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Buffalobur (Solanum rostratum)
ODA rating: B
Oregon buffalobur distribution
Other common names: Kansas thistle, Texas thistle, and Colorado bur
Click on photo below to view larger image.
Image courtesy of Rich Old, XID Services

Image courtesy of Tom Forney, ODA

Image courtesy of Tom Forney, ODA.
If images are downloaded and used from the ODA web site please be sure to credit the photographer.
Annual; flowers midsummer to September.  Grows up to two feet high.  The stems, leaves, and even flowers sport many sharp spines.  Leaves are deeply lobed and grow up to 5 inches long.  Yellow flowers are one inch across with five petals.  A dry berry covered with sharp spines contains numerous black, wrinkled and flattened seeds. 
Buffalobur is a native of the Great Plains and is drought tolerant.  It can be found in meadows, dry rangeland, pastures, lawns, cultivated fields, roadsides, and waste areas. It is not very competitive and survives in disturbed, dry areas. It can grow in a wide variety of environmental conditions and serves as a host for the Colorado potato beetle.  The burs may cause damage and considerable loss in wool and fiber value for sheep and goats.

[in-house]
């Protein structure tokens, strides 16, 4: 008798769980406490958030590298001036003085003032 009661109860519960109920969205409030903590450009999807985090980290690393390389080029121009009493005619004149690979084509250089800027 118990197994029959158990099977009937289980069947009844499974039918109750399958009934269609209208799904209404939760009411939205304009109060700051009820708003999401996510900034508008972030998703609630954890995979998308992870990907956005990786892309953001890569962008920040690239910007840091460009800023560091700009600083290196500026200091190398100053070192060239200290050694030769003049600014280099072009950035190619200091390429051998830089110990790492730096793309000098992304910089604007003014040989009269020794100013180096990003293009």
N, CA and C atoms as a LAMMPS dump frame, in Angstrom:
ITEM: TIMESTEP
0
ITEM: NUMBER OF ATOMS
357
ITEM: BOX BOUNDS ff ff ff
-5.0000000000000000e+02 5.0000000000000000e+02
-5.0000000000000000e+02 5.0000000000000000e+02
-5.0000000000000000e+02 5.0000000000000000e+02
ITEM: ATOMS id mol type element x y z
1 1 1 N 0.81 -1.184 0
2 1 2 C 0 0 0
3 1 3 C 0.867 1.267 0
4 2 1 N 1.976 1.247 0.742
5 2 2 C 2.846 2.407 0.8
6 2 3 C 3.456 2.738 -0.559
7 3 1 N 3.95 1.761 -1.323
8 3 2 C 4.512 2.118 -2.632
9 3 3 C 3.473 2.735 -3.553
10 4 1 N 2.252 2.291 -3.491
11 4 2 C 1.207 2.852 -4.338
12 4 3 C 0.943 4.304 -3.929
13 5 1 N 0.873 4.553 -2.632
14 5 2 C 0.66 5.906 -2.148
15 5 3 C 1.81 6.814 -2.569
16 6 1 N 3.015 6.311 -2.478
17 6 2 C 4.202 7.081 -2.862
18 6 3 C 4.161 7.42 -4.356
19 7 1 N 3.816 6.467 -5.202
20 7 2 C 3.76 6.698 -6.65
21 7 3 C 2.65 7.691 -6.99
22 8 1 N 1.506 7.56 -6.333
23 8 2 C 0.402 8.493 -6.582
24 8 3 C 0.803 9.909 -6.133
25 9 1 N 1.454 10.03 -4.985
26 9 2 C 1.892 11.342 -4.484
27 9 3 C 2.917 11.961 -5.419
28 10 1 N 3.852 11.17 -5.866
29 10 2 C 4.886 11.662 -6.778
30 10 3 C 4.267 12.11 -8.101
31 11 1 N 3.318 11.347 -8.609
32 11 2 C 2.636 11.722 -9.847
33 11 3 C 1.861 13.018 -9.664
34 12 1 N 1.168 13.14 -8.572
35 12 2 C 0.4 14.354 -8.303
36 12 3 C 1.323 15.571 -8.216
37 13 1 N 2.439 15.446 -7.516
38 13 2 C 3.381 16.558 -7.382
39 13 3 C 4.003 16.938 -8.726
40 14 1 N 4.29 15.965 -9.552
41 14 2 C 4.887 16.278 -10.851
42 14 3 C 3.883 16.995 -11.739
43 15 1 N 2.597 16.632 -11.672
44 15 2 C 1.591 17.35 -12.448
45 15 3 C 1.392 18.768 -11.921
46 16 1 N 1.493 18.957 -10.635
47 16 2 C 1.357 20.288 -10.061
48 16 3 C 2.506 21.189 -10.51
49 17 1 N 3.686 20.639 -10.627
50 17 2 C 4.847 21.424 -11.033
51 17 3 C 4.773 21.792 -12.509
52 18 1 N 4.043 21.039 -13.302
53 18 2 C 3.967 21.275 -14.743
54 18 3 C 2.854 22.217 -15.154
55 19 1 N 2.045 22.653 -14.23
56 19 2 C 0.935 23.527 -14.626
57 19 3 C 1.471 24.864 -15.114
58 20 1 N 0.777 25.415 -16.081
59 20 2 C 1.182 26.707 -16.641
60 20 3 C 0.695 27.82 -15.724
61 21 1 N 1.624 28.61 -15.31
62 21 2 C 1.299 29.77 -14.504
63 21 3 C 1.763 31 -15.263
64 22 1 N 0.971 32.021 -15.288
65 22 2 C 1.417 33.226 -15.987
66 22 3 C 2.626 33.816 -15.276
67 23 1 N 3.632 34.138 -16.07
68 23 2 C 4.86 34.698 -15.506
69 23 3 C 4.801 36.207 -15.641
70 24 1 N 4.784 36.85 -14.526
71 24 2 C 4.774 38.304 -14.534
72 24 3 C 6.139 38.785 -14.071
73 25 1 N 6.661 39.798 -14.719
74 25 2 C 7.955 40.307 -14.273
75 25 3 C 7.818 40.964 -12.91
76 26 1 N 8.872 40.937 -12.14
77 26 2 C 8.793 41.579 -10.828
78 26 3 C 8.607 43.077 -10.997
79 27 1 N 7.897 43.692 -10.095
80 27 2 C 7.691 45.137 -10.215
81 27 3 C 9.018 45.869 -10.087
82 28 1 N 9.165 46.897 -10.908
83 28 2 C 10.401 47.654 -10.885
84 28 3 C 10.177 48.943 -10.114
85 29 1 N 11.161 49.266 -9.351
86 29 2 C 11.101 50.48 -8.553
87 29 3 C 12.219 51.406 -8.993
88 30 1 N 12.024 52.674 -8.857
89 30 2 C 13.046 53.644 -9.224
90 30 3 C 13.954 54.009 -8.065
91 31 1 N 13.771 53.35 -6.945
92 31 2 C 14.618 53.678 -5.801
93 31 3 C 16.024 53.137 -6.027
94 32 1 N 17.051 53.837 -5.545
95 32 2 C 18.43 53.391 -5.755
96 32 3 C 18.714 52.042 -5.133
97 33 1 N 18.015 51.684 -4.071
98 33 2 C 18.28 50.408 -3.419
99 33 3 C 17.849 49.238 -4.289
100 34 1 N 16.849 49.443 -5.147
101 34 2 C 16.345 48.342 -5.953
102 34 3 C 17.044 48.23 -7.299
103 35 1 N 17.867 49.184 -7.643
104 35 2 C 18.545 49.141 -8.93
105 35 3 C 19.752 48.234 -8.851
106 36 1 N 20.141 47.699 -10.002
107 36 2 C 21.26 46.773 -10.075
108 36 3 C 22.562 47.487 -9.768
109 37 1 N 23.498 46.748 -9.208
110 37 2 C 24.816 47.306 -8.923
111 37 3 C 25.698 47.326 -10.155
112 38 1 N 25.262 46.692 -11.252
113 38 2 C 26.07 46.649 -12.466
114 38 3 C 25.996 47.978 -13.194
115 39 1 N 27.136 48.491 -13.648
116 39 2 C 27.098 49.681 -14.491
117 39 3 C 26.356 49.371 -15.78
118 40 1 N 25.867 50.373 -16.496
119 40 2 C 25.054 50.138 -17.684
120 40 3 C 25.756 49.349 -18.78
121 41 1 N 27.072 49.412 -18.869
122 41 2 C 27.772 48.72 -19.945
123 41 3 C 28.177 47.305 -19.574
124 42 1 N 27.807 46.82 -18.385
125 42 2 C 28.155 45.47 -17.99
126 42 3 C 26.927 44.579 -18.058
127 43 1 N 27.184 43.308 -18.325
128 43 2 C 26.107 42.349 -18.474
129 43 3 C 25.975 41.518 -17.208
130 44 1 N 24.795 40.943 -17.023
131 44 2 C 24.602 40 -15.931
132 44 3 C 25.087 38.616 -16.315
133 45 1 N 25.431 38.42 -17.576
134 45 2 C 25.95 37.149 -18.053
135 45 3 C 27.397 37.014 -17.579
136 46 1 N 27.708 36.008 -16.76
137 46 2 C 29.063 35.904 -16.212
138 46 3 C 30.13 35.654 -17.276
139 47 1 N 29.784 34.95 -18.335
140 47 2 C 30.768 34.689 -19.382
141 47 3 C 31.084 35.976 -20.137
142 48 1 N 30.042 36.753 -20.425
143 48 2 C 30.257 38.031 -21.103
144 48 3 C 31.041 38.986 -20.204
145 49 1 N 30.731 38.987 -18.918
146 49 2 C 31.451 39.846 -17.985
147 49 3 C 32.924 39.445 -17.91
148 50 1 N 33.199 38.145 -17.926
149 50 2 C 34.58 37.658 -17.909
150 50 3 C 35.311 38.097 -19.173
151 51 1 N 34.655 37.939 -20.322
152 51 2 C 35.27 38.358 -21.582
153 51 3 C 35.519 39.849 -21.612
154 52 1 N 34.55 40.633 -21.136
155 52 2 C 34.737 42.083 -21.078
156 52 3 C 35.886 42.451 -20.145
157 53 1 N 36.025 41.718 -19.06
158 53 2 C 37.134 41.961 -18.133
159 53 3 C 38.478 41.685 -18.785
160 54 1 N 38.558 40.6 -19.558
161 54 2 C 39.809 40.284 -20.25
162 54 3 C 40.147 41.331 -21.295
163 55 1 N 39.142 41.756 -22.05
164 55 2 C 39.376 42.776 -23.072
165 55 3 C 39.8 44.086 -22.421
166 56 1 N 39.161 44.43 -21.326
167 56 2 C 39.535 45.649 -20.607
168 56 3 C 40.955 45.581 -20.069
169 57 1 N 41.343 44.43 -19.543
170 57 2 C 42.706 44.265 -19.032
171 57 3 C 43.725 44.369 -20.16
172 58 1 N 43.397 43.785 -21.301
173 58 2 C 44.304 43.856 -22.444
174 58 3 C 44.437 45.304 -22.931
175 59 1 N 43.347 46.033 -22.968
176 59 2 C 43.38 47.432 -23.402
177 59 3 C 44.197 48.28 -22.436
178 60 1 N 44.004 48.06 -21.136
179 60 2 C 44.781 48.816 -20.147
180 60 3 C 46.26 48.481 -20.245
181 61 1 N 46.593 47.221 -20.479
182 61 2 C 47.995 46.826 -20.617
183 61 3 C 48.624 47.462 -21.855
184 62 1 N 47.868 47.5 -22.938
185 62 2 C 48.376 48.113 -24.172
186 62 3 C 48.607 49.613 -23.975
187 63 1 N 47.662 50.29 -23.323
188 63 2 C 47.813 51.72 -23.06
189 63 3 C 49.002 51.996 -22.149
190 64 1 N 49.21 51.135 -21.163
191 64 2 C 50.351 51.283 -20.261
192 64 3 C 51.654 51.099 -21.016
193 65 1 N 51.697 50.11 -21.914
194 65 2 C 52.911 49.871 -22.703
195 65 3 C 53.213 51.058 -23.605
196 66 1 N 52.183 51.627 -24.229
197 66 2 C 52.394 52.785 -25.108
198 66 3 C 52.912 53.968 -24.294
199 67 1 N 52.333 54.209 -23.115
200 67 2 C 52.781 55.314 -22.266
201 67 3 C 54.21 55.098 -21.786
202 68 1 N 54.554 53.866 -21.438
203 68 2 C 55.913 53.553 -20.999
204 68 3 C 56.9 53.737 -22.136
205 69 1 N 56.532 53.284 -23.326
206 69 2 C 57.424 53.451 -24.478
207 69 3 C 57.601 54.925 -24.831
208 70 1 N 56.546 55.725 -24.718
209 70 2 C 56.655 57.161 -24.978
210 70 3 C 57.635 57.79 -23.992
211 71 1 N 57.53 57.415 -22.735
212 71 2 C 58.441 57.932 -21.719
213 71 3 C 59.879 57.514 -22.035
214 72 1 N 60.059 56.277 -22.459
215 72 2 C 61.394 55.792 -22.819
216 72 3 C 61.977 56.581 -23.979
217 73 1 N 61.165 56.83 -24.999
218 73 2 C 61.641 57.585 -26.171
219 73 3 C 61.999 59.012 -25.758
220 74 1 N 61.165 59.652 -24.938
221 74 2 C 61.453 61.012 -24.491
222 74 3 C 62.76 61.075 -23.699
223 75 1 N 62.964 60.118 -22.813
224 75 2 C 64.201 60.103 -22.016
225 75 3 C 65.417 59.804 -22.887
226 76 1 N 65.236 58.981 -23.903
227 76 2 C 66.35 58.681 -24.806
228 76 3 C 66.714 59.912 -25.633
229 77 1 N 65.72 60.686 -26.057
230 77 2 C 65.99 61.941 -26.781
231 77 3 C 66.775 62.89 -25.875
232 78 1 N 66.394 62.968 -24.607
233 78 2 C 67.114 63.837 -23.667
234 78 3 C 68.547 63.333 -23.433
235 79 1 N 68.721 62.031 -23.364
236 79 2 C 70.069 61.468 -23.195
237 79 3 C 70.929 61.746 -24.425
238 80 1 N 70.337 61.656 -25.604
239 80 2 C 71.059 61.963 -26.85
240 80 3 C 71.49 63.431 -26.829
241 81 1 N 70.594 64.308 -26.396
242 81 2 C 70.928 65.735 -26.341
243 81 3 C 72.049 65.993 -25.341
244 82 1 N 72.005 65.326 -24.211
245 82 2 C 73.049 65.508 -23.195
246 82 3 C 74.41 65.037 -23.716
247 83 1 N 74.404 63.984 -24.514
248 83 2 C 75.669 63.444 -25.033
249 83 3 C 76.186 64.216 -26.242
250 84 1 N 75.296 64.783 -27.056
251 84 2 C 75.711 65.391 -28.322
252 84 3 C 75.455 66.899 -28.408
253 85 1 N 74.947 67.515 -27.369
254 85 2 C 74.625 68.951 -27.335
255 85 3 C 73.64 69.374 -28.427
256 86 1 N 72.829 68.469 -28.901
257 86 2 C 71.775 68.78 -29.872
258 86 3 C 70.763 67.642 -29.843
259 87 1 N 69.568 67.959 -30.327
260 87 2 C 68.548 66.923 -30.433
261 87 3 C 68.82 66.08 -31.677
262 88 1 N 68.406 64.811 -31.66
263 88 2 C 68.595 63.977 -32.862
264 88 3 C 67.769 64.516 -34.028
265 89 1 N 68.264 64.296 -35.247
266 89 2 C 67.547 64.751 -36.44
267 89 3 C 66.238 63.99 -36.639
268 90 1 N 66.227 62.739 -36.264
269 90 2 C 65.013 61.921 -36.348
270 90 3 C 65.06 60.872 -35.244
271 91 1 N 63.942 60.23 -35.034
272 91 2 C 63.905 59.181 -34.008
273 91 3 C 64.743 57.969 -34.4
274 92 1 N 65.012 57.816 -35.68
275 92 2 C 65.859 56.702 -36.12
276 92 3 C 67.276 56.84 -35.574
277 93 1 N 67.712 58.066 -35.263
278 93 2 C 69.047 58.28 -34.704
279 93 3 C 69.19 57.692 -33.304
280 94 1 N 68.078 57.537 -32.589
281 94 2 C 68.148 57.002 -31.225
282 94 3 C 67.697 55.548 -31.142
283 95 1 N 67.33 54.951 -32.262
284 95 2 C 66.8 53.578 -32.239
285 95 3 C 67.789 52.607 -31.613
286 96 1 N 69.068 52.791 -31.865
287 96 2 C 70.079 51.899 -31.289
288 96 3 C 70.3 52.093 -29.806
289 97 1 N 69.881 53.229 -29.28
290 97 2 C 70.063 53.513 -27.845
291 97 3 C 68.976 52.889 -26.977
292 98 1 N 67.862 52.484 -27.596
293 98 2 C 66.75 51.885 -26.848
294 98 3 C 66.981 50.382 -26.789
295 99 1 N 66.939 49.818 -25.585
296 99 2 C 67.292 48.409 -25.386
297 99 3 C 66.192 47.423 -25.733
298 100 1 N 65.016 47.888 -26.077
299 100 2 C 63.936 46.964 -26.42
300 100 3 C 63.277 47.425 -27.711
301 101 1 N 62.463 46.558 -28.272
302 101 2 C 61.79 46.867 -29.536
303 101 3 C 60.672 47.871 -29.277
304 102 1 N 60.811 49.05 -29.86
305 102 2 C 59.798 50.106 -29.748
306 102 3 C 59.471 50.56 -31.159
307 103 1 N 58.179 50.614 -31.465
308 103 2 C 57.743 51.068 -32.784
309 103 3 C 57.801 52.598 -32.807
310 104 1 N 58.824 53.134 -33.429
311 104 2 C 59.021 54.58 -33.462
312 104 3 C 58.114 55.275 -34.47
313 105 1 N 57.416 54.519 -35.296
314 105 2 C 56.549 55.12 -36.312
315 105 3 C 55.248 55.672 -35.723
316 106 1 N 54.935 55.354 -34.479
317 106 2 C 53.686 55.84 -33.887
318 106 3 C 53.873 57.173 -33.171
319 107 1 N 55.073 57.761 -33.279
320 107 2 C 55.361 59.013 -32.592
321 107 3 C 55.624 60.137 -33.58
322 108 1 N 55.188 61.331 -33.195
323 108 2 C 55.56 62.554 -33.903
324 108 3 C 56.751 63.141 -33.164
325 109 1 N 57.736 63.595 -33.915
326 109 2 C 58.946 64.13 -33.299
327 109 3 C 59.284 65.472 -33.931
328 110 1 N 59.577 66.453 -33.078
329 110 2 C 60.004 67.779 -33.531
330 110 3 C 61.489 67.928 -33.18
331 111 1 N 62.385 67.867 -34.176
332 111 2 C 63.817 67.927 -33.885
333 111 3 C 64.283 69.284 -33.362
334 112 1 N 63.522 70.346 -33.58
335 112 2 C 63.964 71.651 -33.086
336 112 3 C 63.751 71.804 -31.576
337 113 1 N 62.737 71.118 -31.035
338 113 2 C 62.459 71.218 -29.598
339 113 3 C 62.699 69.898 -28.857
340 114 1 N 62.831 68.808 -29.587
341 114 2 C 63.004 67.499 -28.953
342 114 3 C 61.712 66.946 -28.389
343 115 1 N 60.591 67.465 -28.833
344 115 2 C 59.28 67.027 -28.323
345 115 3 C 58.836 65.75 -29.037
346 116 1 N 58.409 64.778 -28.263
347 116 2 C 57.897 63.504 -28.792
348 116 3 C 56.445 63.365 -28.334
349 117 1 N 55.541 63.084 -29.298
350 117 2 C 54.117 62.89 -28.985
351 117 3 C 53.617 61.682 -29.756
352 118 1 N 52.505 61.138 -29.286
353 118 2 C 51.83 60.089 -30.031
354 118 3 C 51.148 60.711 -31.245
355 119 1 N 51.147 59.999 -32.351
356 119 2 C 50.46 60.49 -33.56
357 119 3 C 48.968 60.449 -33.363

Buffalobur is a native North American species that's range extends from central Mexico northward across the Great Plains.  The name "buffalobur" dates back to the settlement of the Great Plains when the plant grew abundantly in the disturbed soil of bufallo wallows.  It is thought buffalo carried the burs great distances in their shaggy coats.
Distribution in Oregon:

Biological controls
No approved biological control agents are available.